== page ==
Is there a bubble about to burst in China? Jim Chanos says yes.

Billionaire  hedge fund manager Jim Chanos, was on CNBC today and made the following statement about China:

“A lot of people are willing to say China will slow down,” he said. “The really scary thing is if you do the numbers and they cut back on construction it’s not a slowdown, and they go negative real fast…The fact of the matter is if they hit the breaks really hard, the economy goes into reverse. It doesn’t slow,” Chanos said. “Nobody will say that publicly because it’s unbelievable. But it happens to be the way the numbers work.”

Chanos is a smart guy, and he has been sounding the bear alarm in China for some time now, though he has never actually been to mainland China (Hong Kong does not count Jim), which I find so incredibly odd.

Leaving that perplexity aside for the moment, the thought of China’s economy going into the tank is something that few speculators seem to be contemplating. Most of us are too busy trying to figure out what the Federal Reserve will do next to worry about a breakdown of growth in China.

If the Chinese economy does go into reverse, then you can kick our deflation expectations into 7th gear.

Fukushima Daiichi Nuclear Reactors 1, 2 and 3 Melted down hours after the Earthquake began

Fires blazing after the March 11th quake in Japan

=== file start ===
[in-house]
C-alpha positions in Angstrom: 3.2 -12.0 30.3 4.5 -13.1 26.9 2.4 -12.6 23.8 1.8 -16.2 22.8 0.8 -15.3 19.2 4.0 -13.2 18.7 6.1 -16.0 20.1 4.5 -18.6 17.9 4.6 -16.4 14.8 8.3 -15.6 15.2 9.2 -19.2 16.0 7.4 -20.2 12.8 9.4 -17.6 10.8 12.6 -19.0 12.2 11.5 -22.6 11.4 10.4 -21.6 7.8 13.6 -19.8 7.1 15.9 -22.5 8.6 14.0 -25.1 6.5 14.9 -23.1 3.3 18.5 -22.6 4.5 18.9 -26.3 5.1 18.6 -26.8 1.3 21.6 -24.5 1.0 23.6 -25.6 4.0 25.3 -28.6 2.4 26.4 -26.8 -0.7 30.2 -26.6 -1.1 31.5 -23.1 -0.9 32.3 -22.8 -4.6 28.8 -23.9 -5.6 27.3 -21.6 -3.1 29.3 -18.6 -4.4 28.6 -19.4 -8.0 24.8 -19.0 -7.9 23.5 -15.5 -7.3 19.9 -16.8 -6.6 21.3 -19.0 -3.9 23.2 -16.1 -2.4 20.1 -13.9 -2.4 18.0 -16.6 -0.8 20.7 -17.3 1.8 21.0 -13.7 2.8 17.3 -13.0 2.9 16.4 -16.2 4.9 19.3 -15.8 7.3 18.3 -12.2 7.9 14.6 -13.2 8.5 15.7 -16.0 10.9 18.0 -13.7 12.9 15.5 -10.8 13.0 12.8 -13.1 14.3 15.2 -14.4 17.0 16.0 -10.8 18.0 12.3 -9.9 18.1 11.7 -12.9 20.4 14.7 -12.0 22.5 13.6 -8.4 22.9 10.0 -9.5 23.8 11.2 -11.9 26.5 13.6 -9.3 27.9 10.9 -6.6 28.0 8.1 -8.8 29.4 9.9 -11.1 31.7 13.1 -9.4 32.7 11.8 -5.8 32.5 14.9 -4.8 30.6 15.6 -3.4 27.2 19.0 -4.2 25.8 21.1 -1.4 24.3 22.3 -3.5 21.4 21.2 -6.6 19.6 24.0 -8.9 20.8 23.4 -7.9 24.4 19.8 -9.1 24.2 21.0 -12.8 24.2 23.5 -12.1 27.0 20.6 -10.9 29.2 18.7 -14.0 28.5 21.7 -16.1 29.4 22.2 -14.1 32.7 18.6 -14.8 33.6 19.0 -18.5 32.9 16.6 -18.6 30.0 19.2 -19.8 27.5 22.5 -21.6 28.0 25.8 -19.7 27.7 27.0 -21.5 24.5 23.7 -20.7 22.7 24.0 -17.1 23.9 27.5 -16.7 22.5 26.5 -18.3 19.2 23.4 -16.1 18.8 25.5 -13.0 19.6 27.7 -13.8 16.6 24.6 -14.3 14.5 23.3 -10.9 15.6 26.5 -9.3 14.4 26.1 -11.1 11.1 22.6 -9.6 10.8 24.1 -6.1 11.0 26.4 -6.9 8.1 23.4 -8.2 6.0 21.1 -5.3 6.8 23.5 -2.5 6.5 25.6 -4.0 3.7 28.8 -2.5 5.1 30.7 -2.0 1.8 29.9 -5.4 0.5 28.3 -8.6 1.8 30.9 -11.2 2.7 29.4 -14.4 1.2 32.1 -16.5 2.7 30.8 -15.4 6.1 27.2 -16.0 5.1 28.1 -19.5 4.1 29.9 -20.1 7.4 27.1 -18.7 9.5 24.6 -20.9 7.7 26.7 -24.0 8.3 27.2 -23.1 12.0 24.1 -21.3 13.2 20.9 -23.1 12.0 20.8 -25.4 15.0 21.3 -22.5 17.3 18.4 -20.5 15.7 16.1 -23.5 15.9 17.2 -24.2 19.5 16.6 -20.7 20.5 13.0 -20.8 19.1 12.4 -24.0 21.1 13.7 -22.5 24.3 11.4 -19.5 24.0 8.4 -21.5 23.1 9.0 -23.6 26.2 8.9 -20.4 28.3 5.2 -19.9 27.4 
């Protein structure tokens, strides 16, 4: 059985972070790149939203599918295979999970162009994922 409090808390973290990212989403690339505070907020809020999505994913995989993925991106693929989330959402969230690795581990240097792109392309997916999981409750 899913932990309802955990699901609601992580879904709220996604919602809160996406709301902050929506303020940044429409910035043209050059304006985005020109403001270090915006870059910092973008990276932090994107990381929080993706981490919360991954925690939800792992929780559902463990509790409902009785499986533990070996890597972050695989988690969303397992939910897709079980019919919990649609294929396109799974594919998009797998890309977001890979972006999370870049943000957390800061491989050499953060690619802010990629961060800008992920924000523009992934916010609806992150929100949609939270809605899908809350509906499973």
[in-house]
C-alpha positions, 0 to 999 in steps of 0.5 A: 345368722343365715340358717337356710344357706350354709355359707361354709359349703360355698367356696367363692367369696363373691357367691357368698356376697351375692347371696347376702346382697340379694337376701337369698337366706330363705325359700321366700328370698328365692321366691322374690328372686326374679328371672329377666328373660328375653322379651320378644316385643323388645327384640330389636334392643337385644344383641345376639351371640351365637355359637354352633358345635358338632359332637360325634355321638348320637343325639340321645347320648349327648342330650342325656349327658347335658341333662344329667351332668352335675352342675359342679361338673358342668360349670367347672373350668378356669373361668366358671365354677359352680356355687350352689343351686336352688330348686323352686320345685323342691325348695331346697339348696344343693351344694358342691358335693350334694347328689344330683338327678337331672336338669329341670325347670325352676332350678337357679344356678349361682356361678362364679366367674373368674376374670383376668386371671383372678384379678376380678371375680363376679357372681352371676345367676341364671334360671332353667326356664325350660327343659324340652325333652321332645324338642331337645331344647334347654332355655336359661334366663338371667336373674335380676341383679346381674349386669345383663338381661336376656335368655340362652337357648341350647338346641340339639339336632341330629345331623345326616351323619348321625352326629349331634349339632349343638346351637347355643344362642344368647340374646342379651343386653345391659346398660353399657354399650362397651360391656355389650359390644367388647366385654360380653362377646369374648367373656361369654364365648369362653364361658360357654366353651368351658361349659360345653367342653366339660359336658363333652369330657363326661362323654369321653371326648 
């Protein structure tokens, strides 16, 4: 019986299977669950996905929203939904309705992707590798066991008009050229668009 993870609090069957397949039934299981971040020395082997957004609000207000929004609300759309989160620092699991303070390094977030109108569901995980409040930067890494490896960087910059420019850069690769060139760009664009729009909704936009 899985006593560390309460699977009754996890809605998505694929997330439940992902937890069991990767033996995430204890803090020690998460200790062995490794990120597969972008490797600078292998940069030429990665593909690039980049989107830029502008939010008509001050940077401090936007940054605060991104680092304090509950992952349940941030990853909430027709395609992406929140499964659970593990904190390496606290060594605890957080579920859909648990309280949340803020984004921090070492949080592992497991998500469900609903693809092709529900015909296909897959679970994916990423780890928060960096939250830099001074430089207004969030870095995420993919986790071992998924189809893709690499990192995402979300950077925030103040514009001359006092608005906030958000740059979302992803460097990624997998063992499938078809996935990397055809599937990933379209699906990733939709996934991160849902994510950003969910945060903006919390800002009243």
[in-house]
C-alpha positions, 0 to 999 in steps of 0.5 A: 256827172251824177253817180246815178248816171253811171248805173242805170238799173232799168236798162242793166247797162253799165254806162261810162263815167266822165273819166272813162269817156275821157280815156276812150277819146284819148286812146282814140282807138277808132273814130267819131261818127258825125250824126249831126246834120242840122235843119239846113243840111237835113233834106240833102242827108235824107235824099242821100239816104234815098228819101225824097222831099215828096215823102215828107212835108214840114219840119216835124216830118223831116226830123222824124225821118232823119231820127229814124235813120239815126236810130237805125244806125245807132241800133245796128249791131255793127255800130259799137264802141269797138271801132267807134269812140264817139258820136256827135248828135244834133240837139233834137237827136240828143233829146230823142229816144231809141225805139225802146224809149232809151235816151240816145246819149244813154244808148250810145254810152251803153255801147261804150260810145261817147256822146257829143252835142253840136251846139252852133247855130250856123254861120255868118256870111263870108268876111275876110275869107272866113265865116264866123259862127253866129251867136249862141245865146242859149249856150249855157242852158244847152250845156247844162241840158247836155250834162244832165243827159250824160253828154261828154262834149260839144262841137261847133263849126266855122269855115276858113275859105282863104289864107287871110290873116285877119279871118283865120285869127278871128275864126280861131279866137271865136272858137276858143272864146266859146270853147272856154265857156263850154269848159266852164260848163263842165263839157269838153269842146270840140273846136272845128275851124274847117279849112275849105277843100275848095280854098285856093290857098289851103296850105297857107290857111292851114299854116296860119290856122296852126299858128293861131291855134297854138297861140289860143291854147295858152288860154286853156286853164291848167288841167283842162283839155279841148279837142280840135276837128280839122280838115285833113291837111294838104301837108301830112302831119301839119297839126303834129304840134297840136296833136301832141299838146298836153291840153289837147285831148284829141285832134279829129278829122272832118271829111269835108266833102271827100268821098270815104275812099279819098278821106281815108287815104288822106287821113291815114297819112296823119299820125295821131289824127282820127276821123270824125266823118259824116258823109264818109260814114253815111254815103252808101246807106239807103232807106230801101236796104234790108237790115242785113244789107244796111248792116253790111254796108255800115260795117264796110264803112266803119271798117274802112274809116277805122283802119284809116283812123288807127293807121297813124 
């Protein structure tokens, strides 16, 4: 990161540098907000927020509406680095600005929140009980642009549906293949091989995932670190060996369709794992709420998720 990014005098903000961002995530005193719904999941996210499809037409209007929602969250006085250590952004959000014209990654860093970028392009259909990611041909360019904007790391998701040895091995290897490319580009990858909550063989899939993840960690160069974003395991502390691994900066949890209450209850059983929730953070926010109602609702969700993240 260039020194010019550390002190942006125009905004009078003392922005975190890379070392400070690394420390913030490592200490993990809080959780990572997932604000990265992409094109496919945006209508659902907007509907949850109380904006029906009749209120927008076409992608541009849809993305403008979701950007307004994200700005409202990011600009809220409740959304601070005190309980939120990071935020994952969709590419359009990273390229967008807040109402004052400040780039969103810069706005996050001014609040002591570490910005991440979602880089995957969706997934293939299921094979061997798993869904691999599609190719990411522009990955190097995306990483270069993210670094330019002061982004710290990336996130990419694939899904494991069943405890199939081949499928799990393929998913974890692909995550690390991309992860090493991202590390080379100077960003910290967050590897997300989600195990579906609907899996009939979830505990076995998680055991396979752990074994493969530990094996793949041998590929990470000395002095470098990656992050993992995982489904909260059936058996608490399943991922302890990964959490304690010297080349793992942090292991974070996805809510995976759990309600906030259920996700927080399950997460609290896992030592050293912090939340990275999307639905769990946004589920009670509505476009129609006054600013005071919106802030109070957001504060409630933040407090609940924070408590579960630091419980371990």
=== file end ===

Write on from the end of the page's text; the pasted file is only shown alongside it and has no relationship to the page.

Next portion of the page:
And the truth finally comes out. After lying about an event so serious and crucial to the health of every human being on planet earth, the Japanese government finally got around to admitting that reactors 1 through 3 at the Fukushima Daiichi Nuclear facility had probably started melting down only hours after the March 11th earthquake began.

According to a recent report from Kyodo News:

An adviser to Prime Minister Naoto Kan said Monday that the operator of the Fukushima Daiichi nuclear power plant had failed to inject water into the Nos. 2 and 3 reactors for more than six hours after the March 11 massive earthquake and ensuing tsunami.

Goshi Hosono, tasked with handling the nuclear crisis, said at a press conference that Tokyo Electric Power Co. had not been able to cool down the reactors’ cores due to loss of external power for a long time after the quake, acknowledging that fuel in the vessels might have largely melted ”in the worst-case scenario.”

It is really sad that it took the government and TEPCO this long to tell the Japanese people the truth. There were little children continuing to go to school, drinking the milk and playing outside in the rain for months after these reactors had started to melt down in regions that were only 30 miles outside ground zero according to reports released throughout the period.